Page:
Looking more like a forester, he is the servant of the Knight and the Squire as it was the custom back then, to take servants along to show and keep up dignity. The Yeoman carries a sheaf of arrows plumed with peacock feathers. The arrows are bright and sharp, and he carries the sheaf carefully under his belt. He is capable of handling his equipment skillfully with the smoothness appropriate in a yeoman. His arrows did not droop with trailing feathers, (Low feathers supposedly droop and retard the flight of the arrow so that it falls short). The arrows of the Yeoman do not have such ‘low’ feathers. He holds a mighty bow in his hand. His haircut is short, and his face is brown in color. He understands all the usage of woodcrafts extremely well.
Like the other pilgrims of the Canterbury, the Prioress is one of the major pilgrims. She is the head of a small nunnery. She is very quiet and simple in her ways. She knows how to sing the divine service well, beautifully intoned in a nasal voice. She speaks French fluently and elegantly. Her table manners are without fault. She knows how to eat without dropping a morsel of food from her lips and she never wets her fingers by dipping them deeply in the sauce. She does not eat in a clumsy manner, in other words, but is graceful and fastidious in her table manners. She possesses a compassionate nature, which drives her to help people in need.
The portrait of the Monk is an ironic one. The Monk loves hunting and attaches no importance to religious injunctions, which strictly indicates that a monk should not leave his cloister or that a hunter could never become a holy man. He ignores all the rules and combines both lifestyles to make his life comfortable. The Monk is, therefore, rightly a hard rider. He wears furs and hunting boots. He has greyhounds as swift as birds in flight. His greatest pleasures lay in riding hard and hunting the hare, for which he spares no expenses.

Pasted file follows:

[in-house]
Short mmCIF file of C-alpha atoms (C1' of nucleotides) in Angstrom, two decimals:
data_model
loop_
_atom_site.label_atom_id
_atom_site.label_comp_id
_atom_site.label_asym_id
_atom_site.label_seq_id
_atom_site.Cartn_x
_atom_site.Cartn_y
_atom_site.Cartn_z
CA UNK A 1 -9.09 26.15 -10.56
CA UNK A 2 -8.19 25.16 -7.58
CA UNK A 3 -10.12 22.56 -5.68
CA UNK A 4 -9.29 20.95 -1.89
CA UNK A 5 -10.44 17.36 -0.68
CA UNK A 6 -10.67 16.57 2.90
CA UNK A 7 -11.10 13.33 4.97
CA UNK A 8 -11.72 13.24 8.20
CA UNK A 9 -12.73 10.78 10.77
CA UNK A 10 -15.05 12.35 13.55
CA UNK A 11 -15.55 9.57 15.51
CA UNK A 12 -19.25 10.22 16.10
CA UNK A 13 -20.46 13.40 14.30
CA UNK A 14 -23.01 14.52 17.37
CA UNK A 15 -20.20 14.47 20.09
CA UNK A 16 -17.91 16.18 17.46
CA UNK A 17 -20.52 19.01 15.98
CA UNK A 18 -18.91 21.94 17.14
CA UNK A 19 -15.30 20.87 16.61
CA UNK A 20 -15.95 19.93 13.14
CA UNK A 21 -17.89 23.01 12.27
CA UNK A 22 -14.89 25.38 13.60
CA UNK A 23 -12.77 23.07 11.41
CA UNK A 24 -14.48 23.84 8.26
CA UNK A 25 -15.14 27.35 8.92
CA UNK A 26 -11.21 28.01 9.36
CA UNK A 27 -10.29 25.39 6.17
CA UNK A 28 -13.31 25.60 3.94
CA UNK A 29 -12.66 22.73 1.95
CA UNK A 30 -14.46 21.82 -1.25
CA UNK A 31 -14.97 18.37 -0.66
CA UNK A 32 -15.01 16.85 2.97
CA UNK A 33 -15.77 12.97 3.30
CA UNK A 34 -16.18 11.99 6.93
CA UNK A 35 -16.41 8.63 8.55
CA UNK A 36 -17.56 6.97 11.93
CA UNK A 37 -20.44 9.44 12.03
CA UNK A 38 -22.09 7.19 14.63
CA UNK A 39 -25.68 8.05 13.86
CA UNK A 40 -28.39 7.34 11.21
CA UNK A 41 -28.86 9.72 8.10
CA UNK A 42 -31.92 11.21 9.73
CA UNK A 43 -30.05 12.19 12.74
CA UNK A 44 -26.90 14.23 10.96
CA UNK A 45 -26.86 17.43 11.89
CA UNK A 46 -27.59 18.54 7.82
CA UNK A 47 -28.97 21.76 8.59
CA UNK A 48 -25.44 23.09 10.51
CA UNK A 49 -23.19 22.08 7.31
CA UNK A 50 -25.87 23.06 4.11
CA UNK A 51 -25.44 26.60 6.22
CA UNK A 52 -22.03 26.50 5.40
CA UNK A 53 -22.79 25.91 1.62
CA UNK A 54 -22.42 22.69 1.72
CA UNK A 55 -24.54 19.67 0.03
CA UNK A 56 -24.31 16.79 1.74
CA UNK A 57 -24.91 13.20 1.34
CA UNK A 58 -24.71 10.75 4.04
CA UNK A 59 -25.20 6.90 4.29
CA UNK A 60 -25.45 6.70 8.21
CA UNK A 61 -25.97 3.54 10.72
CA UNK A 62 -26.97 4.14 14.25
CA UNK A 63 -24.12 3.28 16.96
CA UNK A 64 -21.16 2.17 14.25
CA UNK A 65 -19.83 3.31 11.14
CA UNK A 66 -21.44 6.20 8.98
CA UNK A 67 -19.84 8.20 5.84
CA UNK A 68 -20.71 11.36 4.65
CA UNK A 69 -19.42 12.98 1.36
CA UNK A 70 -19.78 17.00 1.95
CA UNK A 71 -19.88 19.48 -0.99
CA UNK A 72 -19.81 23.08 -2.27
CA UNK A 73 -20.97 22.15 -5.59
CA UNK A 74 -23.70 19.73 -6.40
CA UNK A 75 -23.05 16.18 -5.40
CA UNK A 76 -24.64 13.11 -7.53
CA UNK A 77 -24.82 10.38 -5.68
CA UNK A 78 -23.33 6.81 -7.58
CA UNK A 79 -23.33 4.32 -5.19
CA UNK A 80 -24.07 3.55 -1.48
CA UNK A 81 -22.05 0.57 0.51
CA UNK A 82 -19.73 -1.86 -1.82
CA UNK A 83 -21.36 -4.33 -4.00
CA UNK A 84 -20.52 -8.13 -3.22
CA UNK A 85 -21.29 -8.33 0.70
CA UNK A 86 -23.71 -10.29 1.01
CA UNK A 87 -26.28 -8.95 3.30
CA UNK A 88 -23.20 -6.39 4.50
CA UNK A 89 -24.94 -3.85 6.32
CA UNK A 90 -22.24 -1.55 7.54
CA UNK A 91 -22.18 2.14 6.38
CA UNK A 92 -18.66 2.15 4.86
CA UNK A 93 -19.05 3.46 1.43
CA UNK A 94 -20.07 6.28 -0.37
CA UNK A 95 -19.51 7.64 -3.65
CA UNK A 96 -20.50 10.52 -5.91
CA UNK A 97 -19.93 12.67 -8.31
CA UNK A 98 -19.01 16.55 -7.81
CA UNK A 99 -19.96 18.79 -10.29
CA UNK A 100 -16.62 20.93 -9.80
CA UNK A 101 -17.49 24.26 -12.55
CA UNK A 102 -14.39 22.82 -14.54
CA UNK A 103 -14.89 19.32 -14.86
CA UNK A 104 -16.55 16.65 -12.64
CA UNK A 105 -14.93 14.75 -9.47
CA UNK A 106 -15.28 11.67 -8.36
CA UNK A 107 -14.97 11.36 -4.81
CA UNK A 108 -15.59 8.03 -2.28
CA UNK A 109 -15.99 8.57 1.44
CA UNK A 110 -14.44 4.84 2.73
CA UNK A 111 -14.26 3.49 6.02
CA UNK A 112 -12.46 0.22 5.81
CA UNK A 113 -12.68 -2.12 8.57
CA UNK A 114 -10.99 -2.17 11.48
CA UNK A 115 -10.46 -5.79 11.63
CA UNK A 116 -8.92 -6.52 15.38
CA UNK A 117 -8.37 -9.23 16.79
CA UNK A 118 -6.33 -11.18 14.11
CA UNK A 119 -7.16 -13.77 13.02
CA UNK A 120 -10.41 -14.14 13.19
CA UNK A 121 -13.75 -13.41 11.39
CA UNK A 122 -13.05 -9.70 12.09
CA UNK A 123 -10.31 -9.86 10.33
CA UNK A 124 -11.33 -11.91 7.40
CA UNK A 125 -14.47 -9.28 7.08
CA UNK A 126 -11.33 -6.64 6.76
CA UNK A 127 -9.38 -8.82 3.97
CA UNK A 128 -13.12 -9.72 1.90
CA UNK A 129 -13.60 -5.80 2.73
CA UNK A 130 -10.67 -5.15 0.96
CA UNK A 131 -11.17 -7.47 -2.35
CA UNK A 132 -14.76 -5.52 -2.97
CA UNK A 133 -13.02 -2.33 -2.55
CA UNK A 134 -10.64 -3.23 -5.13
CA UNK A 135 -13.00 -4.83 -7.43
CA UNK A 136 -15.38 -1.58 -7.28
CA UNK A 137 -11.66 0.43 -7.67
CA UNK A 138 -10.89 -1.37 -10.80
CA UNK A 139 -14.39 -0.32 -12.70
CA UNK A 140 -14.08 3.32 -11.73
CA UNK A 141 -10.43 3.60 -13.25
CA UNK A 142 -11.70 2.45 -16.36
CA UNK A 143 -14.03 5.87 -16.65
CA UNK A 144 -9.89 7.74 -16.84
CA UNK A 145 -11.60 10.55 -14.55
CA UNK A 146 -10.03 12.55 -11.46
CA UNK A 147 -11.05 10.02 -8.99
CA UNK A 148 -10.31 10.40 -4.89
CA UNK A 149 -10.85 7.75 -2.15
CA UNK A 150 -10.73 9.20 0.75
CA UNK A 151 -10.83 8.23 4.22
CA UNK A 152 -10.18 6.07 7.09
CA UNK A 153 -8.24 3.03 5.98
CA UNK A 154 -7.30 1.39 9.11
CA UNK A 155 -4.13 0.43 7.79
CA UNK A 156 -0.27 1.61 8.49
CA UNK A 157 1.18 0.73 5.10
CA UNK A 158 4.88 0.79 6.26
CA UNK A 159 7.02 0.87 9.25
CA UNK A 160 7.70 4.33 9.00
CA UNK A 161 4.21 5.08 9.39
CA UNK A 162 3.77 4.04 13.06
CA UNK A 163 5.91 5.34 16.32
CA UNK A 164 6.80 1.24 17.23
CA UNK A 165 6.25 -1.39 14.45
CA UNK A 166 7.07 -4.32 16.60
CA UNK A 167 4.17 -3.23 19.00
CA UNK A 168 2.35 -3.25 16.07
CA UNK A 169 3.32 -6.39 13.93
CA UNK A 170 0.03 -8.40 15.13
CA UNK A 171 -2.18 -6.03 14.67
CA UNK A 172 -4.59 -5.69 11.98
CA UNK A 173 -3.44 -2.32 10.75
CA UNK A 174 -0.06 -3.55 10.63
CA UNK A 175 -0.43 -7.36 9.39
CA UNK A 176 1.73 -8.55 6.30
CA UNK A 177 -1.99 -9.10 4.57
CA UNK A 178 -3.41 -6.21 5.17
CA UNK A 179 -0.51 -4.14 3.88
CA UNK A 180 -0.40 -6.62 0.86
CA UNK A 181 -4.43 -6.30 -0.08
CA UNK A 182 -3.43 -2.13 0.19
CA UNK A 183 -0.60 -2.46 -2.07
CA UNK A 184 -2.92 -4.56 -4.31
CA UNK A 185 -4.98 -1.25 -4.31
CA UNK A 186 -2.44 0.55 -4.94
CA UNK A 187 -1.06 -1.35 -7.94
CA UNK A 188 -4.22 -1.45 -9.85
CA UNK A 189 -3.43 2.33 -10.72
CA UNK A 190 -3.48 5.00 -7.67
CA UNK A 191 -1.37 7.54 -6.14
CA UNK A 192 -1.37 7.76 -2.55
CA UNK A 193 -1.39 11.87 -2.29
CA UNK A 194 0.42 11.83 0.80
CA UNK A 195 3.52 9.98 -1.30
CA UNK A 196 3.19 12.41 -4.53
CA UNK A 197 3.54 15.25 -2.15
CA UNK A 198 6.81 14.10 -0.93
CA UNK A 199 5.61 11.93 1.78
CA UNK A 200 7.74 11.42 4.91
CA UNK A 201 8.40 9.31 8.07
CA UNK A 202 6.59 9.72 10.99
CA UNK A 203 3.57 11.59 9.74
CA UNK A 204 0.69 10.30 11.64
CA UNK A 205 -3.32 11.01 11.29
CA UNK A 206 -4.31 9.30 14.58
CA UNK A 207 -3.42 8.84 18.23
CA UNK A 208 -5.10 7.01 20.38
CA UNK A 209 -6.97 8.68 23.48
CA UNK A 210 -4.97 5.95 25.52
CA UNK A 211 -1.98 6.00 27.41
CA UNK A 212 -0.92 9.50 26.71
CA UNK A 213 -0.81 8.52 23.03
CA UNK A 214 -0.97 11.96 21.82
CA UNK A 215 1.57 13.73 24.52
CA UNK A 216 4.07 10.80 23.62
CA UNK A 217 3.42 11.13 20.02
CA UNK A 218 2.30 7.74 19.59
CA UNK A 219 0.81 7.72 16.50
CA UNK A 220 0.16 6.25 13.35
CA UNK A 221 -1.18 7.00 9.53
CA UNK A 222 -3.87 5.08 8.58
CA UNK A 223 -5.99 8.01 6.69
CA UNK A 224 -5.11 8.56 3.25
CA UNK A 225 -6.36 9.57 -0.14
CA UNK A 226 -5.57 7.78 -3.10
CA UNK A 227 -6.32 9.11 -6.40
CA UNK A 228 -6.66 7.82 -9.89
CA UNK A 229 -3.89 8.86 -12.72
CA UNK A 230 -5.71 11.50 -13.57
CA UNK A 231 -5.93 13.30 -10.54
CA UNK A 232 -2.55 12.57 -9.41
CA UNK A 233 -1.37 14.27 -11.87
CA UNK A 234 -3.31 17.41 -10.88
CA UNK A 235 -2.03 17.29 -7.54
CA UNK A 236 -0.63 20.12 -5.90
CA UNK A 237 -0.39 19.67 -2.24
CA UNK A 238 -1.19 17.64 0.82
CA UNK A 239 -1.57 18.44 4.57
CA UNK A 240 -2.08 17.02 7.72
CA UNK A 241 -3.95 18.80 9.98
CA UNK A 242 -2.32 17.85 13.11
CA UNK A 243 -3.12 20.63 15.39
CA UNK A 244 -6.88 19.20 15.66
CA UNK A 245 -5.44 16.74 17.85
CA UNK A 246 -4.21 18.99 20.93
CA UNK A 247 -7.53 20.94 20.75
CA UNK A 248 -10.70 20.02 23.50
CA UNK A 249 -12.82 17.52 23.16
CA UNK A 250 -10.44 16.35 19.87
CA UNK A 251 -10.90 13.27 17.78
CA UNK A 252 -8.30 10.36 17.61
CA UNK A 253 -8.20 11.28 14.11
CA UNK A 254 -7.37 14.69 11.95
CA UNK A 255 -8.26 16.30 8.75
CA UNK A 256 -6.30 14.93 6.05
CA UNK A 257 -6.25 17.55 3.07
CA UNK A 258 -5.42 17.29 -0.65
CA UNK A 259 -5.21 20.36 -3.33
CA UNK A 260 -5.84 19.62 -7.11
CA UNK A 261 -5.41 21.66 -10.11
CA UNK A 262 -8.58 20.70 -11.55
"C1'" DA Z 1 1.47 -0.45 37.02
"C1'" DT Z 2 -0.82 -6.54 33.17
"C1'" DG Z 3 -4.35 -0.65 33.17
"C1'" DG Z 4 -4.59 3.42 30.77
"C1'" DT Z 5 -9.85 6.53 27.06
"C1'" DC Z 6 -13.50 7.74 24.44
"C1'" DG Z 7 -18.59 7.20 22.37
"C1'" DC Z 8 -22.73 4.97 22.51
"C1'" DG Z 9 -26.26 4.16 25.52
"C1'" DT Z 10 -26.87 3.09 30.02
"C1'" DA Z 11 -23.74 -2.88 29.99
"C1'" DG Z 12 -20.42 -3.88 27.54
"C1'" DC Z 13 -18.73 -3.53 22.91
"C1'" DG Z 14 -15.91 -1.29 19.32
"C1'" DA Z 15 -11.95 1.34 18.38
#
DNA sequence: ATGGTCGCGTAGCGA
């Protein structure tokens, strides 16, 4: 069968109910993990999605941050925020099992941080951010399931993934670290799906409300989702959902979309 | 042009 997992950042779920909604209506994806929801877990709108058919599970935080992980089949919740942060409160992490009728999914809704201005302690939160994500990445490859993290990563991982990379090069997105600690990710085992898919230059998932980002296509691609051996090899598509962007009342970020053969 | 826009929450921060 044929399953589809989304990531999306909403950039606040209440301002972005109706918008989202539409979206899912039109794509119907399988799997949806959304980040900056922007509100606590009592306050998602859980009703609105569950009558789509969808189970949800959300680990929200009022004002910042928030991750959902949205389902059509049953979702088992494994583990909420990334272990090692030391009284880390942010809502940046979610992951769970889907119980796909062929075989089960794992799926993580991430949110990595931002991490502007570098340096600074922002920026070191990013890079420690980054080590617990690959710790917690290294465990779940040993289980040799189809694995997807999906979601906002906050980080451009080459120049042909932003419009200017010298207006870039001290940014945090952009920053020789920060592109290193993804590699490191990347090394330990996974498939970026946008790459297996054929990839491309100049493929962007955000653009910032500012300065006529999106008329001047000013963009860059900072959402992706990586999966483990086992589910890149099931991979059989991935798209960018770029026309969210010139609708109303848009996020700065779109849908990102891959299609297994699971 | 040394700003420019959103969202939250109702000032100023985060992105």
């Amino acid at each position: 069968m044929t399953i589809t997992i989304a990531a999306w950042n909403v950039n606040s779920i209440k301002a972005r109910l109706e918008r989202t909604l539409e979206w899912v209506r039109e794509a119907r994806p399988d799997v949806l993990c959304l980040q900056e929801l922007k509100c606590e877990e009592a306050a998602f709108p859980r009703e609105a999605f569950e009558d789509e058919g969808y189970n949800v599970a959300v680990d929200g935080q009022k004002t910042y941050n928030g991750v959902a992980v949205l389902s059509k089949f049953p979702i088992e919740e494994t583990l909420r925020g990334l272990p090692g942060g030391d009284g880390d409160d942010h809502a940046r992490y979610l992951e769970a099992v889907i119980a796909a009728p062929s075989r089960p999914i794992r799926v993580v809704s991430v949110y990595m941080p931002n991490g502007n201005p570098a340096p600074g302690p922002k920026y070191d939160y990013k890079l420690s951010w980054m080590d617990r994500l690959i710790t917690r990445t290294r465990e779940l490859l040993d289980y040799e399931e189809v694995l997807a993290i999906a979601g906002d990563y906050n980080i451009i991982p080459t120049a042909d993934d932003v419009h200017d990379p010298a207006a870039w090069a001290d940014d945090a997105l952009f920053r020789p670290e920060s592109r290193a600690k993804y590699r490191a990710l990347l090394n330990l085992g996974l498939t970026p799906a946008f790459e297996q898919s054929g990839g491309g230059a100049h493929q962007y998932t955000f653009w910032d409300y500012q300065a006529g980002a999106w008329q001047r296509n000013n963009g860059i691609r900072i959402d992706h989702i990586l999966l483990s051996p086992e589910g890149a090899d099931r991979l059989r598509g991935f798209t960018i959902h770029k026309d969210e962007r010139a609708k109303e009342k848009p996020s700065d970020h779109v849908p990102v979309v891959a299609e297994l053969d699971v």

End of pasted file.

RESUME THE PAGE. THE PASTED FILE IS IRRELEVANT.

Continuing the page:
Chaucer draws the character of the Friar in a very realistic manner. The Friar is a very authoritative person. He has the authority to hear confessions. He hears the confessions most courteously, and the absolution he grants is pleasant. He never misses a chance to marry young women and get their dowry. He is an easy man in enjoining penances when he knows that he would get a good allowance. He asserted that if a man gave liberally to the poor Friar, it was a sign of true penitence, and he would be fully absolved of his sins. Therefore, instead of weeping and praying, men may give silver to the poor friars as a sign of repentance.
The merchant wears expensive clothes and leads a wealthy lifestyle. He is clever enough to put on an appearance of such dignity that he deceives people about the real state of affairs. No one realizes that he is in debt. He is clever in the management of his affairs. He bargains in a dignified manner and trades in furs. He conducts his practice of usury (chevyssaunce), i.e., the business of lending money at a very high rate of interest, in a cunning manner. The hypocrisy puts him on level with most of the other pilgrims of The Canterbury Tales.
The Oxford Clerk